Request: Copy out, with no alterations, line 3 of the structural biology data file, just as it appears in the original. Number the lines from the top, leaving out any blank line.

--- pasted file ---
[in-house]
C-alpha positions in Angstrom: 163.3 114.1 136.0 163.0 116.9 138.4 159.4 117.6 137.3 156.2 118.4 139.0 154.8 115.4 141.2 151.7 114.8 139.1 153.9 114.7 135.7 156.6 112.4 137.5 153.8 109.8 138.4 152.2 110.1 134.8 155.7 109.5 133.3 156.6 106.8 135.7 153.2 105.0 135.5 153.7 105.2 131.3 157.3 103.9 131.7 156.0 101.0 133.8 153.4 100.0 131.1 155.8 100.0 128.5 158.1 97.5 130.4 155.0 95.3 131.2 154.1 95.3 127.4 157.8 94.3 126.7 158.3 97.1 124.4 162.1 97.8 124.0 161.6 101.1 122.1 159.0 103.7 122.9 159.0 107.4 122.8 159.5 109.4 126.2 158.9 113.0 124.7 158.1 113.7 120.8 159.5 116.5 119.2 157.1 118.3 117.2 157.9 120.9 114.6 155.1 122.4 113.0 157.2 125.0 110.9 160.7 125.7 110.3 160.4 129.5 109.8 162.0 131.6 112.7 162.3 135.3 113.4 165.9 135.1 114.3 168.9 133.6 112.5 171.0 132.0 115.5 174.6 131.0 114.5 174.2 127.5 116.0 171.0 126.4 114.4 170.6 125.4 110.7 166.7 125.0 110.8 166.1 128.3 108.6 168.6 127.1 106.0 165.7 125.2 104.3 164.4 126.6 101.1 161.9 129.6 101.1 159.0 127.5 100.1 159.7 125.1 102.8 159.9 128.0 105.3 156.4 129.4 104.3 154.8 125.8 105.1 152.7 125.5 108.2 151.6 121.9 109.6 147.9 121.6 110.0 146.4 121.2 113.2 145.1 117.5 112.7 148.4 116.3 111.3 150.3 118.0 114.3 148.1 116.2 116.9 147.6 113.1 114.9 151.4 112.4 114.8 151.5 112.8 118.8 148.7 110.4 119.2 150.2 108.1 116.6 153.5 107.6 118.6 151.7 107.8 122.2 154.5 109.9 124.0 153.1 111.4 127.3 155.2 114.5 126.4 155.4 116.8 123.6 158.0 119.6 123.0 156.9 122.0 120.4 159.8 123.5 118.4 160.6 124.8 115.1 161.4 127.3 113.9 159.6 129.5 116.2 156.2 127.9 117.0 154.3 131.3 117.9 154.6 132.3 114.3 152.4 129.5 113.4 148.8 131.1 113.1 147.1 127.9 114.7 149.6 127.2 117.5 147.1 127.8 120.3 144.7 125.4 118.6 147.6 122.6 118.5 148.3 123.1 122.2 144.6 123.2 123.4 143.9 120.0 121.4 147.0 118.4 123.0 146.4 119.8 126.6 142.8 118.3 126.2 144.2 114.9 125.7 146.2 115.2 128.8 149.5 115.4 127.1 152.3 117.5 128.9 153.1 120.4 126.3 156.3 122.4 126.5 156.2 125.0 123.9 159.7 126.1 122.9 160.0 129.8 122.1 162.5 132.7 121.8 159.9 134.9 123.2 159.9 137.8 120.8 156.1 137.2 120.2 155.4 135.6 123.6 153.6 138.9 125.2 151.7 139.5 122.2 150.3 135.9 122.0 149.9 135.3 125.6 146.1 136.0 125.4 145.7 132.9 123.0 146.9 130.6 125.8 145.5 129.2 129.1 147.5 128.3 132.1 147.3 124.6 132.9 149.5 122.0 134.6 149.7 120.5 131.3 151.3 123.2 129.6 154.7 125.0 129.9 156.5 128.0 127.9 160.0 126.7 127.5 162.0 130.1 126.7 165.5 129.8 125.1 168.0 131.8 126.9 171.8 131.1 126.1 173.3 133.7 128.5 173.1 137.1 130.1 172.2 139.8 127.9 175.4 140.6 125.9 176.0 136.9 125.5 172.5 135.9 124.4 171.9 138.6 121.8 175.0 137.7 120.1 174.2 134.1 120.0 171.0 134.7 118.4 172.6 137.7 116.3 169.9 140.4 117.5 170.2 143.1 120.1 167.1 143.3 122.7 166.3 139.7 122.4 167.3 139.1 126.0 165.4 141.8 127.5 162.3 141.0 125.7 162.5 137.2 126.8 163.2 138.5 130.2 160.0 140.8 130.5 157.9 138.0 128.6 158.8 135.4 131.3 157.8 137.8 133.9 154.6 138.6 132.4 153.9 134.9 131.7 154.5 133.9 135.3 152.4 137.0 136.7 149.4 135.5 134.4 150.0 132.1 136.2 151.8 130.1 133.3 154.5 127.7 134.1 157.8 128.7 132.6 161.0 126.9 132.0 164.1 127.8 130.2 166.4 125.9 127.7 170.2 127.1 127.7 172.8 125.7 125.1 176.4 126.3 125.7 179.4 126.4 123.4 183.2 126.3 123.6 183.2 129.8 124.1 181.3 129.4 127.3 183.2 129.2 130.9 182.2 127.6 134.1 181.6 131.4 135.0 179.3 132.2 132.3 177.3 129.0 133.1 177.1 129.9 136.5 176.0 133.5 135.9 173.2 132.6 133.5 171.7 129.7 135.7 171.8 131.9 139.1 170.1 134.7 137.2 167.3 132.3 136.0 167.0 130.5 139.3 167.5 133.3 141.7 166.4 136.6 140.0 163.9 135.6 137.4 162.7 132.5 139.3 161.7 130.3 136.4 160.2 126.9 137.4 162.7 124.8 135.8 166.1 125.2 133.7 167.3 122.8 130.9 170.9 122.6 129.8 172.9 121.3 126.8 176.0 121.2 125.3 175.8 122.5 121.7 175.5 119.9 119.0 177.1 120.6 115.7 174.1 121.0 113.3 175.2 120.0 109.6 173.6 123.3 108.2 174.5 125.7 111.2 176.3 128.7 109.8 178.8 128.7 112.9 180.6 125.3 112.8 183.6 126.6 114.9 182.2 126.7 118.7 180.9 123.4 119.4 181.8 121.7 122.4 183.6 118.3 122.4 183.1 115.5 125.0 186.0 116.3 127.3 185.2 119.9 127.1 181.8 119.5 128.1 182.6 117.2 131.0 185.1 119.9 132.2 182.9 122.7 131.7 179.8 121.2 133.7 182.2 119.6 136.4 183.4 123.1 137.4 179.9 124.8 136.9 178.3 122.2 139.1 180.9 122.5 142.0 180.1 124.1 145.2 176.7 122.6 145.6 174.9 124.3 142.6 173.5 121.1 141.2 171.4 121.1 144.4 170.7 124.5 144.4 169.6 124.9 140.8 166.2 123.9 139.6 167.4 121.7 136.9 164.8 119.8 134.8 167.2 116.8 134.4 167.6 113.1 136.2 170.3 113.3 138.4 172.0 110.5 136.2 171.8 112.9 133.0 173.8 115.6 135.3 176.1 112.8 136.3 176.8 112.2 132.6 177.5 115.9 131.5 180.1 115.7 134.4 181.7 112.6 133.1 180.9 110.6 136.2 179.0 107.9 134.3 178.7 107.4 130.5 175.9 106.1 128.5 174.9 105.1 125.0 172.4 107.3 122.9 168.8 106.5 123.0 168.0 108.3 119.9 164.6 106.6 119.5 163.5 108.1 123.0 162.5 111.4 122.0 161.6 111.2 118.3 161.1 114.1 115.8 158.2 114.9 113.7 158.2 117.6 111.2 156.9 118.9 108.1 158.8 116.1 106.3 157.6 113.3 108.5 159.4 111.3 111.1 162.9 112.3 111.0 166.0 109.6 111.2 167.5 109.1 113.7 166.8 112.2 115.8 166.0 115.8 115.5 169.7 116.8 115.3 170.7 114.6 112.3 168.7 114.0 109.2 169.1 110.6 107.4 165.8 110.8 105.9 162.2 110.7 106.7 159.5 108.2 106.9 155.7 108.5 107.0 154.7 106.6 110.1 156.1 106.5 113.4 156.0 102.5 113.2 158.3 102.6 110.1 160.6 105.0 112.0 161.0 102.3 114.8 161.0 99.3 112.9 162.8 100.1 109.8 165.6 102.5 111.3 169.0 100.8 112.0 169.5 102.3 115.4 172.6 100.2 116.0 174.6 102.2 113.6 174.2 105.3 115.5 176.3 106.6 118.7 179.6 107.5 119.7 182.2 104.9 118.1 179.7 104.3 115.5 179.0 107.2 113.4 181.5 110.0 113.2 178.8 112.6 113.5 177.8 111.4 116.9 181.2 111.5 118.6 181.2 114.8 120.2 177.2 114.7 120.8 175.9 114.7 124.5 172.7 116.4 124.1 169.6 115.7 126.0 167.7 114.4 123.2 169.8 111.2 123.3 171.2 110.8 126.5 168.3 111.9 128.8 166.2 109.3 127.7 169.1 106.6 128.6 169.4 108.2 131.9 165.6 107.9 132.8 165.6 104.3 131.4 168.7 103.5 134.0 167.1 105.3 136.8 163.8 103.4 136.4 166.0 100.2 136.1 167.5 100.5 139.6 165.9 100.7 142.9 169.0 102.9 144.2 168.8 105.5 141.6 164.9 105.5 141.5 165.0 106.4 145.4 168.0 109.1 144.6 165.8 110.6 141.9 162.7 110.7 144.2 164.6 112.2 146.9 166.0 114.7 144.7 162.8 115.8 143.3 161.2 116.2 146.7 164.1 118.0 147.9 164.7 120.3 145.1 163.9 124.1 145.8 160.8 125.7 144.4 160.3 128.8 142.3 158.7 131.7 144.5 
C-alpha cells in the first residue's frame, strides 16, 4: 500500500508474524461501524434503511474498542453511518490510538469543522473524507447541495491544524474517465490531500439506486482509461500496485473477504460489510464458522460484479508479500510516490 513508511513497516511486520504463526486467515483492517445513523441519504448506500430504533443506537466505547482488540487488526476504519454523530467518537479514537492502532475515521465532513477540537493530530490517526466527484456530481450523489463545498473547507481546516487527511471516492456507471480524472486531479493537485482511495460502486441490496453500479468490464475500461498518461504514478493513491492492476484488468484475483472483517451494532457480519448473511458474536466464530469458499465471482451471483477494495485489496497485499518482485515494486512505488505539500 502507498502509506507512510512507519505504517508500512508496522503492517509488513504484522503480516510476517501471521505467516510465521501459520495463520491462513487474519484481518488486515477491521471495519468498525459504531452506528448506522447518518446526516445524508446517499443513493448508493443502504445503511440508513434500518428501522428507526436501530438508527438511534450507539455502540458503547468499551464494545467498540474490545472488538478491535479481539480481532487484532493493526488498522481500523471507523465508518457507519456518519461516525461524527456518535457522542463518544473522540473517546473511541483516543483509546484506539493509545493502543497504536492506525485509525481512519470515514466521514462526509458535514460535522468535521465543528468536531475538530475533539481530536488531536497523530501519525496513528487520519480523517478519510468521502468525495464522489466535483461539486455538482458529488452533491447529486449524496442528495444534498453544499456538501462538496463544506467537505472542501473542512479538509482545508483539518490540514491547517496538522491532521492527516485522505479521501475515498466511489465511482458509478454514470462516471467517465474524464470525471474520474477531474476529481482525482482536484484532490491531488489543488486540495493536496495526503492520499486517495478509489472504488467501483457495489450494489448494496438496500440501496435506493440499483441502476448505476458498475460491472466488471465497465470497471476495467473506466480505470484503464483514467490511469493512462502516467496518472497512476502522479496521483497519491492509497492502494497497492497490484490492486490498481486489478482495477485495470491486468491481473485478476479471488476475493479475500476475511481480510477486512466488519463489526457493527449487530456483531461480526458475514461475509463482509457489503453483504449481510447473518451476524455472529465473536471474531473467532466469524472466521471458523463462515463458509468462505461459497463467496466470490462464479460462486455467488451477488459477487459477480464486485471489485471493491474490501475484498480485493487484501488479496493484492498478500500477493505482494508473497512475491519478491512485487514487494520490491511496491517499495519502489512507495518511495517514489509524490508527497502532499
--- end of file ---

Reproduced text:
C-alpha cells in the first residue's frame, strides 16, 4: 500500500508474524461501524434503511474498542453511518490510538469543522473524507447541495491544524474517465490531500439506486482509461500496485473477504460489510464458522460484479508479500510516490 513508511513497516511486520504463526486467515483492517445513523441519504448506500430504533443506537466505547482488540487488526476504519454523530467518537479514537492502532475515521465532513477540537493530530490517526466527484456530481450523489463545498473547507481546516487527511471516492456507471480524472486531479493537485482511495460502486441490496453500479468490464475500461498518461504514478493513491492492476484488468484475483472483517451494532457480519448473511458474536466464530469458499465471482451471483477494495485489496497485499518482485515494486512505488505539500 502507498502509506507512510512507519505504517508500512508496522503492517509488513504484522503480516510476517501471521505467516510465521501459520495463520491462513487474519484481518488486515477491521471495519468498525459504531452506528448506522447518518446526516445524508446517499443513493448508493443502504445503511440508513434500518428501522428507526436501530438508527438511534450507539455502540458503547468499551464494545467498540474490545472488538478491535479481539480481532487484532493493526488498522481500523471507523465508518457507519456518519461516525461524527456518535457522542463518544473522540473517546473511541483516543483509546484506539493509545493502543497504536492506525485509525481512519470515514466521514462526509458535514460535522468535521465543528468536531475538530475533539481530536488531536497523530501519525496513528487520519480523517478519510468521502468525495464522489466535483461539486455538482458529488452533491447529486449524496442528495444534498453544499456538501462538496463544506467537505472542501473542512479538509482545508483539518490540514491547517496538522491532521492527516485522505479521501475515498466511489465511482458509478454514470462516471467517465474524464470525471474520474477531474476529481482525482482536484484532490491531488489543488486540495493536496495526503492520499486517495478509489472504488467501483457495489450494489448494496438496500440501496435506493440499483441502476448505476458498475460491472466488471465497465470497471476495467473506466480505470484503464483514467490511469493512462502516467496518472497512476502522479496521483497519491492509497492502494497497492497490484490492486490498481486489478482495477485495470491486468491481473485478476479471488476475493479475500476475511481480510477486512466488519463489526457493527449487530456483531461480526458475514461475509463482509457489503453483504449481510447473518451476524455472529465473536471474531473467532466469524472466521471458523463462515463458509468462505461459497463467496466470490462464479460462486455467488451477488459477487459477480464486485471489485471493491474490501475484498480485493487484501488479496493484492498478500500477493505482494508473497512475491519478491512485487514487494520490491511496491517499495519502489512507495518511495517514489509524490508527497502532499